It Takes More Than Carrots

In the United States, more than 1 million people over the age of 40 are blind, and an additional 2.4 million are visually impaired to some degree. Many may take vision for granted, but it is vital to your livelihood. The right personal protective equipment (PPE) can go a long way toward protecting your eyesight while on the job. However, there are many other things that you can do to preserve your eyesight and potentially even slow the progression of some of the causes of vision loss.

First off, it is important to have an annual comprehensive dilated eye exam. During this type of exam, your eye care professional uses drops to dilate the pupil to allow more light into the eye. The eye care professional then can look closely at the retina for any signs of damage or disease. This exam is important because it can detect such afflictions as glaucoma, diabetic eye disease and age-related macular degeneration that develop without any noticeable signs of vision impairment. As with any disease, early detection and intervention can minimize or slow the disease’s progression.

Another aspect is to look at your family history. If close family members have been diagnosed with eye diseases or conditions, which may be hereditary, you may be at risk for developing them also. By including this information during your eye exam, your eye care professional can better screen your eyes and advise you on the best ways to preserve your vision.

Wearing sunglasses may be trendy, but this action also can help save your vision. The same UV rays that can damage your skin and cause skin cancer can also damage your eyes. Make wearing sunglasses a habit all year, and ensure the lenses are able to block 99 to 100 percent of both UVA and UVB radiation.

On the job site, eye protection in the form of safety goggles, spectacles or face shields is often required to protect your eyes and vision. This protective eyewear is a good idea outside the workplace as well. Many hazards that are encountered at the workplace can also be present when working around the house. Dust, flying fragments or chemicals in cleansers can injure the eye no matter where you are and, therefore, warrant eye protection. Nearly 1 million eye injuries occur each year at work and at home—90 percent of which can be prevented by wearing appropriate eye protection.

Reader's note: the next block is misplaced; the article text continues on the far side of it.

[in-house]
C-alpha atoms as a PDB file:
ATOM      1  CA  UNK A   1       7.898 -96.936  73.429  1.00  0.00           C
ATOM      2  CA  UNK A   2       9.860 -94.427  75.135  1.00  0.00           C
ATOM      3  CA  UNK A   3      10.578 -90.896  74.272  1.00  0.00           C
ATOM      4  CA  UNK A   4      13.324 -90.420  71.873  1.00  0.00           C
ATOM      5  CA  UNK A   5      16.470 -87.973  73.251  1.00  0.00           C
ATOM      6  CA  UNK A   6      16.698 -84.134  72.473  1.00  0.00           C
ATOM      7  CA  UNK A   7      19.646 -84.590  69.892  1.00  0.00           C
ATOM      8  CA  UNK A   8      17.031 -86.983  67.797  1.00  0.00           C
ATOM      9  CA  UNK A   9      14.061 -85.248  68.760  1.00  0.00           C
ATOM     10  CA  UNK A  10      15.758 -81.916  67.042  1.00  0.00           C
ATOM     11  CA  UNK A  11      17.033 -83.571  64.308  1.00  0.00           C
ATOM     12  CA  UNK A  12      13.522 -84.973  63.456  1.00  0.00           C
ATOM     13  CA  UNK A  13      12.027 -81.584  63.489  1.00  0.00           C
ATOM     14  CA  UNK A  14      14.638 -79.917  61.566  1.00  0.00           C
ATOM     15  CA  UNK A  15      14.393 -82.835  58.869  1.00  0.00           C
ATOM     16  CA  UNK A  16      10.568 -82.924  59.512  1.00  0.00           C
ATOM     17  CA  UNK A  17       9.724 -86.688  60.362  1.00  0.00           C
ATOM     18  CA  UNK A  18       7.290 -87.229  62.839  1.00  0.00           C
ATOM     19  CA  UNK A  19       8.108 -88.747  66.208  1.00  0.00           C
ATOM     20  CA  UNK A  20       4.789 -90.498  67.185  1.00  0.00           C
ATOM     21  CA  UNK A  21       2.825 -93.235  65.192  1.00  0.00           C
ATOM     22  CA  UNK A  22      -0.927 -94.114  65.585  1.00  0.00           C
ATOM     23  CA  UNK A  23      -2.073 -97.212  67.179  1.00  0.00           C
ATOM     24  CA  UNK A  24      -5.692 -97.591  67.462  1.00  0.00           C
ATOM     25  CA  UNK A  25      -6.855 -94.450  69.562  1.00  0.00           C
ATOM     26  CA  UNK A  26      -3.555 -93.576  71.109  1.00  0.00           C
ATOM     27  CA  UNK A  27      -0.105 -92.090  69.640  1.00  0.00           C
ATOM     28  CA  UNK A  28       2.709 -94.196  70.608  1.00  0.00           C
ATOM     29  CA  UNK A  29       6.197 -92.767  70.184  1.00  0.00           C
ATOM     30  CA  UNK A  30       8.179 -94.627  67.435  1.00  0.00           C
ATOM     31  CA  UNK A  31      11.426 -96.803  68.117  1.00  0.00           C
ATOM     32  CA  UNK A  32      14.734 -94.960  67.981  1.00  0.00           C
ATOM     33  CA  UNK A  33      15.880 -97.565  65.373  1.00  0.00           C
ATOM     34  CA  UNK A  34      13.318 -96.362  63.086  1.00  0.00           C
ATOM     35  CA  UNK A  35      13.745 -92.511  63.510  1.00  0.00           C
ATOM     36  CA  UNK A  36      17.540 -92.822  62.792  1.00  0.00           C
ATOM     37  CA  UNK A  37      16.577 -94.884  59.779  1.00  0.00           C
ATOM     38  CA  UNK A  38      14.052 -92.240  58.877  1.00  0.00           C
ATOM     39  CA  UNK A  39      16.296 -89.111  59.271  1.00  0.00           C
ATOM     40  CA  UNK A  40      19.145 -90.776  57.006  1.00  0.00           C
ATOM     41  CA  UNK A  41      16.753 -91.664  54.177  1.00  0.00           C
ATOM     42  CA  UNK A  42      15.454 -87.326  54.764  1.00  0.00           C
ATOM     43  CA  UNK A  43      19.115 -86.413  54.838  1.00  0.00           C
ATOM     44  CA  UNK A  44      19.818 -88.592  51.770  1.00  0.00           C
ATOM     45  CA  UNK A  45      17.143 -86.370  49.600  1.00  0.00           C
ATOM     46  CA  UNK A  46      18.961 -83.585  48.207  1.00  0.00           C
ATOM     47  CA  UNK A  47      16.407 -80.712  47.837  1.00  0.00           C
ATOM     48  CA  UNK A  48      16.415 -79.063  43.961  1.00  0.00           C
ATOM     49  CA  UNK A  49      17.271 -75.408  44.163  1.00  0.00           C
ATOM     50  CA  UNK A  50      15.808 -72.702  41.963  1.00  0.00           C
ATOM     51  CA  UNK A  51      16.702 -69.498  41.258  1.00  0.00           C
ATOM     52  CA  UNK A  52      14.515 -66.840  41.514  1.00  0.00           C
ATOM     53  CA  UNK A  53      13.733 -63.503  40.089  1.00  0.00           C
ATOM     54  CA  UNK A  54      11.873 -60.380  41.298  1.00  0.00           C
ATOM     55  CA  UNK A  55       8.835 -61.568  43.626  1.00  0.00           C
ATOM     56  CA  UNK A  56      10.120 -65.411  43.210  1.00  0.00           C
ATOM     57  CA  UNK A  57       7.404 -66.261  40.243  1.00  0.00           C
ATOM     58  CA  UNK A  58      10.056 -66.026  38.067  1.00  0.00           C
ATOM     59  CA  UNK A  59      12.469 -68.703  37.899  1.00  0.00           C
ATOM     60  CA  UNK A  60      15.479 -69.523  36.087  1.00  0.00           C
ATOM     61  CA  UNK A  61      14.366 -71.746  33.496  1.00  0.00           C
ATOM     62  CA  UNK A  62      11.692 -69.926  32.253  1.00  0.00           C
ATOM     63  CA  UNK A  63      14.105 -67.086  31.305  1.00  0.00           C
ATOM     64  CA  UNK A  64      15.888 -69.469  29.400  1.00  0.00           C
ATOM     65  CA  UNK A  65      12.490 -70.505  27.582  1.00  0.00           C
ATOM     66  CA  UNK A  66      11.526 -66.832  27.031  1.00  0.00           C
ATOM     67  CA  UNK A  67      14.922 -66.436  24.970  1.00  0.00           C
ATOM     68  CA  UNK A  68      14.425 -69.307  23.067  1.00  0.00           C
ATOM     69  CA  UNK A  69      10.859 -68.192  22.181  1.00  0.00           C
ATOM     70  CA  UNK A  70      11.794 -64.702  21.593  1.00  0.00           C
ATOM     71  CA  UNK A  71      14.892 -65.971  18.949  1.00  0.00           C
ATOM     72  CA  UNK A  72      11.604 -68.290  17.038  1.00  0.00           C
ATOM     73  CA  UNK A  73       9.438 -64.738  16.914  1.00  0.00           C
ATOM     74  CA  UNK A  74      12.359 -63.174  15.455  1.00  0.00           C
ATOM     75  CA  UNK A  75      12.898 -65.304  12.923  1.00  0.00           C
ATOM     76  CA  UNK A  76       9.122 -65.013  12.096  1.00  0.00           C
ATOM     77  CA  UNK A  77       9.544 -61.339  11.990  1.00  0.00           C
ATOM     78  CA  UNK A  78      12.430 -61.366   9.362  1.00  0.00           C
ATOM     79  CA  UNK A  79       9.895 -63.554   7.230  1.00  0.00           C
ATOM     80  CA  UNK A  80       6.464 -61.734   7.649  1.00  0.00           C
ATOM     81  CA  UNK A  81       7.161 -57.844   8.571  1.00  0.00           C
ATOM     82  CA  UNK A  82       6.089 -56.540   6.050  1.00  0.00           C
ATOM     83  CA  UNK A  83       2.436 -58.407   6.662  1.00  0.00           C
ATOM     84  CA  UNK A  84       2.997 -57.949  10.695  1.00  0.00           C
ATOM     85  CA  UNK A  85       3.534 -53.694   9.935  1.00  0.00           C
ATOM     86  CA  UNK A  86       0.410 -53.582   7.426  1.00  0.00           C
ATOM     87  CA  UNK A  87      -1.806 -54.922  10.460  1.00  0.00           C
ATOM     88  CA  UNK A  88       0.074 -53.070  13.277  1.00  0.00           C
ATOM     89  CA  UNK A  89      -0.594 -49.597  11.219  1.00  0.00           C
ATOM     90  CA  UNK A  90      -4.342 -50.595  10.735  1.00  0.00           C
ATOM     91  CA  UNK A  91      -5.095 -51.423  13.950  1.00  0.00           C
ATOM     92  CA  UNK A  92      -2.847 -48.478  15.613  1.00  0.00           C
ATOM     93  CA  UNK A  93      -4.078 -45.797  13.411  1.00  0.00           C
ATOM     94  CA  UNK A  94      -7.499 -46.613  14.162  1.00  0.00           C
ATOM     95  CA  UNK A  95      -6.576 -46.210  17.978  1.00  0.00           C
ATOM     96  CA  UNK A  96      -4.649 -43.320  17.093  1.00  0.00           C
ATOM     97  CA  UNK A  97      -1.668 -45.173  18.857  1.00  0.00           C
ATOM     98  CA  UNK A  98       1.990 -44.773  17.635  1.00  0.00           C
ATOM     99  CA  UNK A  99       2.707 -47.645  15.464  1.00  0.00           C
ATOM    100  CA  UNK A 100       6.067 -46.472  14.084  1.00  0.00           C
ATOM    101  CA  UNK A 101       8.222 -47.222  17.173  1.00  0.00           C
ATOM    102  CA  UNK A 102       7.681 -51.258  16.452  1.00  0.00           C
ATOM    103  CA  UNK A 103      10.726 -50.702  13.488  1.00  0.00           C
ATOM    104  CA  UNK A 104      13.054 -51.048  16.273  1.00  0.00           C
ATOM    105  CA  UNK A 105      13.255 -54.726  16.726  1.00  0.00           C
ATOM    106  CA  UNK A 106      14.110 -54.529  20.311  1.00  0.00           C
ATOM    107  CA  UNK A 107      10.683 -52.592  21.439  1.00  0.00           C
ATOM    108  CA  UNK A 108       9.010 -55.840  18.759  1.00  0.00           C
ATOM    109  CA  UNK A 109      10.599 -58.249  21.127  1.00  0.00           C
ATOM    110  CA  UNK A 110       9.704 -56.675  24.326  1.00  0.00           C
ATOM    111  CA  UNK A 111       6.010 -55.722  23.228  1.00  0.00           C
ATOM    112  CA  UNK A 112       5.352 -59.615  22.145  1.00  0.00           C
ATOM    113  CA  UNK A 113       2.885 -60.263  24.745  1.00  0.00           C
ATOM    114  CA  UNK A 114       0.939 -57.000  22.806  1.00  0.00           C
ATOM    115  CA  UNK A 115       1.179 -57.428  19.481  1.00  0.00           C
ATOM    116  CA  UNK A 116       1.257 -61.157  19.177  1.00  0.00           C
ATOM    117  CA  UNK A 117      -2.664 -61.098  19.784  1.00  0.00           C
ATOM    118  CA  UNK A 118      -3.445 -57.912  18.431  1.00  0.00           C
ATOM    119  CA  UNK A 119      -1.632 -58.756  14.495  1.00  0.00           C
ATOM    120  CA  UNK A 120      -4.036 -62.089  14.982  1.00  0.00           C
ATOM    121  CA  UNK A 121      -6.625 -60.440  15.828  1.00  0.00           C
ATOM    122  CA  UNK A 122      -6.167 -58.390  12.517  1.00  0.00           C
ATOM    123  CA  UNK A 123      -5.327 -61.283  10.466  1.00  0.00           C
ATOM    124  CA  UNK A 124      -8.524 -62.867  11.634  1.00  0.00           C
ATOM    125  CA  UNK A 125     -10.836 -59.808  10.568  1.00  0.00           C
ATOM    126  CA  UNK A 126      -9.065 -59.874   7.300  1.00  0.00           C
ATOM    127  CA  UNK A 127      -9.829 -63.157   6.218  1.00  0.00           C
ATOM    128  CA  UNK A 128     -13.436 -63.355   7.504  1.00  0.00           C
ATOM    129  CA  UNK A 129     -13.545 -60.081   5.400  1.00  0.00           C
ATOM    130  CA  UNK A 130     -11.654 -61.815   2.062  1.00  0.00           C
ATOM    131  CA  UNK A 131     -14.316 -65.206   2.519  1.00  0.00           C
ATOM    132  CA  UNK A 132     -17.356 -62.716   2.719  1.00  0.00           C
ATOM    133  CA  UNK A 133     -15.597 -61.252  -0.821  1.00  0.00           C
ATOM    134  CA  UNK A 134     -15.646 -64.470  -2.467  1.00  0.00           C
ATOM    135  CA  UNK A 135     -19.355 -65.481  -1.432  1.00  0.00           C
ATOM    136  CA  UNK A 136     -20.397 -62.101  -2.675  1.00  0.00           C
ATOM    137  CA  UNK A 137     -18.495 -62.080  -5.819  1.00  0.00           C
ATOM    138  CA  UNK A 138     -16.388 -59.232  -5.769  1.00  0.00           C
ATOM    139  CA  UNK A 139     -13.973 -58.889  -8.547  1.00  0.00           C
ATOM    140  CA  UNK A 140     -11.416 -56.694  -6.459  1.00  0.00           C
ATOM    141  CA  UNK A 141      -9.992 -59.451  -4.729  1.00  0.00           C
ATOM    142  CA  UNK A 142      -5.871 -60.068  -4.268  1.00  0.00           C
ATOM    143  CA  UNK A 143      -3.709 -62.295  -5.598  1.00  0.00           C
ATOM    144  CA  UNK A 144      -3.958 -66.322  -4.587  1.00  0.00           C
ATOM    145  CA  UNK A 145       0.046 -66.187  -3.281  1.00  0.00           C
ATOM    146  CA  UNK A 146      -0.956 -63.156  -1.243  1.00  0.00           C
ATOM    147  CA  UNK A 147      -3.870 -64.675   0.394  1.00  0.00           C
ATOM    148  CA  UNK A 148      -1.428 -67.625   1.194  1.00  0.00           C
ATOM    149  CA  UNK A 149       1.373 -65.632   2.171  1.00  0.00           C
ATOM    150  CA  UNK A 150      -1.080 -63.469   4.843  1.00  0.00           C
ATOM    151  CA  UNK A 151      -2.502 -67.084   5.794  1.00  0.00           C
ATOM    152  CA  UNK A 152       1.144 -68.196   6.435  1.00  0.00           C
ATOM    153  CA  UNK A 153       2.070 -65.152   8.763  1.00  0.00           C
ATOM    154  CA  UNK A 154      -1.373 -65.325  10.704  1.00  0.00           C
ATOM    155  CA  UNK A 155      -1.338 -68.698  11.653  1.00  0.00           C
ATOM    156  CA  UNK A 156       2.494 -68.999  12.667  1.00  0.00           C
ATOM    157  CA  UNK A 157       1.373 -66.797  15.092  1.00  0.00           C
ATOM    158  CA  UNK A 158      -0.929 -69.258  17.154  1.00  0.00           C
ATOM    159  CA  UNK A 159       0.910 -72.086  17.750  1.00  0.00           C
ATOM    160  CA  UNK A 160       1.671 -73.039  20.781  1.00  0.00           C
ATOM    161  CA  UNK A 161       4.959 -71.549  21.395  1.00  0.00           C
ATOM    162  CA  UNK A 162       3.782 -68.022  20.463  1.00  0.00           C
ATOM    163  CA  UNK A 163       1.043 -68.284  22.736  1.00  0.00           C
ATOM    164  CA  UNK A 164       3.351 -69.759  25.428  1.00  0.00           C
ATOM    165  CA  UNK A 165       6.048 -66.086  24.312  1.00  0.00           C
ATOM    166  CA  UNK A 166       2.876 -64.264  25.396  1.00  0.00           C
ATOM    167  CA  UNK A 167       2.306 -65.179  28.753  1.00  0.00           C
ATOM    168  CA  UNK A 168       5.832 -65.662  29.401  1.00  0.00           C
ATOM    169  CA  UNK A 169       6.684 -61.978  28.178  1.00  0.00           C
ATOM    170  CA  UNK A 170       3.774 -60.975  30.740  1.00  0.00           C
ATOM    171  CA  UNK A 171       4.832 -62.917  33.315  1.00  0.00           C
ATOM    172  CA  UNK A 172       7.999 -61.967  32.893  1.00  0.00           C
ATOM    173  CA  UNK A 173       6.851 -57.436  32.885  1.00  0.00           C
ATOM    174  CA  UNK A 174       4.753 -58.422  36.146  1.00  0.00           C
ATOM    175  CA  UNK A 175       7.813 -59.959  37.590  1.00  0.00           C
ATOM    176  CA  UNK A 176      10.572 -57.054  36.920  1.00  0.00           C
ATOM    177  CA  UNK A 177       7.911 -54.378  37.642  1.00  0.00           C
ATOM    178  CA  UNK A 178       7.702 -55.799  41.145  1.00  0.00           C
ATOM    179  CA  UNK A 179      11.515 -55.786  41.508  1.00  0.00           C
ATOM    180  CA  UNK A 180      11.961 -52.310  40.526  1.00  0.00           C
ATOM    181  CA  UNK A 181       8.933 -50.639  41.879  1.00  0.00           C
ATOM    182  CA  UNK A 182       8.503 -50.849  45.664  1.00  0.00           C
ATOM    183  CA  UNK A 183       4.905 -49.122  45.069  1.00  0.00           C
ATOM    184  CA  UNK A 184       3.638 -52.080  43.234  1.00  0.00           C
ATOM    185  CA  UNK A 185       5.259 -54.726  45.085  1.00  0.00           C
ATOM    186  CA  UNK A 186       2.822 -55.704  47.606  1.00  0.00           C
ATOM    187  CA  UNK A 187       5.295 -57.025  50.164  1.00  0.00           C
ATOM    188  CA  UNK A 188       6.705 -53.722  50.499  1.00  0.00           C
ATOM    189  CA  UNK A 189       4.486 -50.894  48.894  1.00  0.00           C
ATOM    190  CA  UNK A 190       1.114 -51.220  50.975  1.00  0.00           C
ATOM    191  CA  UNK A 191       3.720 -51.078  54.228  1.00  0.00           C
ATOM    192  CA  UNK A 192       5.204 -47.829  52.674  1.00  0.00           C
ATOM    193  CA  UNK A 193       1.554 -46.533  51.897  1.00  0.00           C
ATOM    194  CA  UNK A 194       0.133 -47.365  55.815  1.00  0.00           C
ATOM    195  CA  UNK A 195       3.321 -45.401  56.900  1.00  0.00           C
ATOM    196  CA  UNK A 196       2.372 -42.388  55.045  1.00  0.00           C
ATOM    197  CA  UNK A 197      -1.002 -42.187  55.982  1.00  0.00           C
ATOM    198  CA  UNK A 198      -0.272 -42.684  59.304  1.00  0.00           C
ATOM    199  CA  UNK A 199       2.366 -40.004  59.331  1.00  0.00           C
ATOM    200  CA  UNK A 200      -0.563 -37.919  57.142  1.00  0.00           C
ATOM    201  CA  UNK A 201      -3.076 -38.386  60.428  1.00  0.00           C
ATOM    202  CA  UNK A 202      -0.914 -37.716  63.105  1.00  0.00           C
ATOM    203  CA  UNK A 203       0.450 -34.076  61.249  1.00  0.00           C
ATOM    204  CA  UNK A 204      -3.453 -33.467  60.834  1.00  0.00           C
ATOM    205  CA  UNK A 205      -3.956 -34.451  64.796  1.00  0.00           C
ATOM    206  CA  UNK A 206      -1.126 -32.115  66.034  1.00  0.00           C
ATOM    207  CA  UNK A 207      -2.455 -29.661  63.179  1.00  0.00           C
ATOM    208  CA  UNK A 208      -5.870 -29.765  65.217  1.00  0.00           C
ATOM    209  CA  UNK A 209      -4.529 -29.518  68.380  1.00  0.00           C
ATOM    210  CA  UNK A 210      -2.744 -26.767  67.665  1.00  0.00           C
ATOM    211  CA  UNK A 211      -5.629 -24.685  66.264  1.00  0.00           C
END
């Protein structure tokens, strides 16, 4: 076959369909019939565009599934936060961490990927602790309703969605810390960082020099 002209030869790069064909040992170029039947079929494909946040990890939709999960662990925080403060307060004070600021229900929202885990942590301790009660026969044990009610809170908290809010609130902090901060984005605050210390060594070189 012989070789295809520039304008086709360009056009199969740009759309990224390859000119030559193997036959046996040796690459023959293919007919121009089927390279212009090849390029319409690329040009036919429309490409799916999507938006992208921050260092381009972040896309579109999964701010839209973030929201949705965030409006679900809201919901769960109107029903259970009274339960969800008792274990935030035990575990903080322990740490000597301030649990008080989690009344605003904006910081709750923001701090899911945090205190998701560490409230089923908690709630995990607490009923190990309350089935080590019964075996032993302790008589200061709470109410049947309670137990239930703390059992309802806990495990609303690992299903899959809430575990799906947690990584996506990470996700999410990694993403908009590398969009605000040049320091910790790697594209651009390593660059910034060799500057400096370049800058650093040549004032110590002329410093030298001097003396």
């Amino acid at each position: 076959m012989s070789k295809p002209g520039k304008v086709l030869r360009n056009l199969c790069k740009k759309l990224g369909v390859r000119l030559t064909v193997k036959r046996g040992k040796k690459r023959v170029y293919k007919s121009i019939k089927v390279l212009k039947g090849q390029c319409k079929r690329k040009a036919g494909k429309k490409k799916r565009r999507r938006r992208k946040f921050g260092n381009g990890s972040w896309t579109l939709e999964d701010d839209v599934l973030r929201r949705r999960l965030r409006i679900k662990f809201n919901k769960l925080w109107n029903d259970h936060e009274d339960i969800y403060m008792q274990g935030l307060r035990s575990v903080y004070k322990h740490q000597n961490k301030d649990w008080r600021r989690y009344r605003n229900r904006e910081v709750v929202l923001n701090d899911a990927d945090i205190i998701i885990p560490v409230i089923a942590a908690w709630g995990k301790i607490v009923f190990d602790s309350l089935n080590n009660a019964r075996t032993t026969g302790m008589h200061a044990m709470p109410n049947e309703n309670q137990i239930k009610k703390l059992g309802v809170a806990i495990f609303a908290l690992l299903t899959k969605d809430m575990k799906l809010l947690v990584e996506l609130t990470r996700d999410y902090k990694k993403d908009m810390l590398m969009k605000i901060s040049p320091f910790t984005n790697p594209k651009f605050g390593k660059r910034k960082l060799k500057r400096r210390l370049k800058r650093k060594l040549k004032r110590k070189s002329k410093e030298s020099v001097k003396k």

These days, most people spend at least part of their day at the computer. The long-term effects of the eyestrain caused by computer use are unknown, but the everyday effects are well-documented: blurry or double vision, eye pain and headaches. Users can easily reduce eyestrain and its side effects by doing the following:

• Reduce the glare of the monitor by using a glare filter or by turning the monitor away from a direct light source.

• Do not sit too close to the monitor; eyes are strained more by looking closely at something.

• Avoid setting the background lighting so that it isn’t more than 10 times brighter than the screen. Using a relatively dark screen in a bright room is an overlooked cause of eyestrain.

When you spend a good amount of time looking at a computer screen or focusing on one thing, you may fail to blink, which causes the eyes to become fatigued. Use the 20-20-20 rule: Every 20 minutes you spend focused on something, look at least 20 feet away in front of you for 20 seconds. This simple activity can be very effective at reducing eyestrain.

You may have heard that eating carrots can improve your vision, but carrots alone won’t do it. However, eating a varied, well-balanced diet really can help keep your eyes healthy, especially dark green, leafy vegetables, such as spinach, kale and collard greens. Recent research has also indicated that eating fish, such as salmon, tuna and halibut, which are rich in Omega-3 fatty acids, provides eye-healthy benefits.

Taking a multivitamin has also been shown to increase eye health. Ensure that it includes vitamins A, E and C and the minerals zinc, copper and selenium.

As part of an overall healthy diet and lifestyle, exercising and maintaining a healthy weight can help prevent the development of glaucoma and diabetic eye disease.

Taking care of your eyes isn’t very difficult. It’s also an area of your healthcare that you have a good amount of control over. So, schedule annual eye exams, wear sunglasses, eat right, and use protective eyewear both at work and home.

KELLY is a safety and health specialist with Intec, a safety consulting, training and publishing firm that offers on-site assistance and produces manuals, training videos and software for contractors. She can be reached at 800.745.4818 and Joe O’Connor edited this article.

About the Author

Diane Kelly

Safety Columnist
Diane Kelly is a safety and health specialist with Intec, a safety consulting, training and publishing firm that offers on-site assistance and produces manuals, training videos and software for contractors. She can be reached at 800.745.4818 or dkell...

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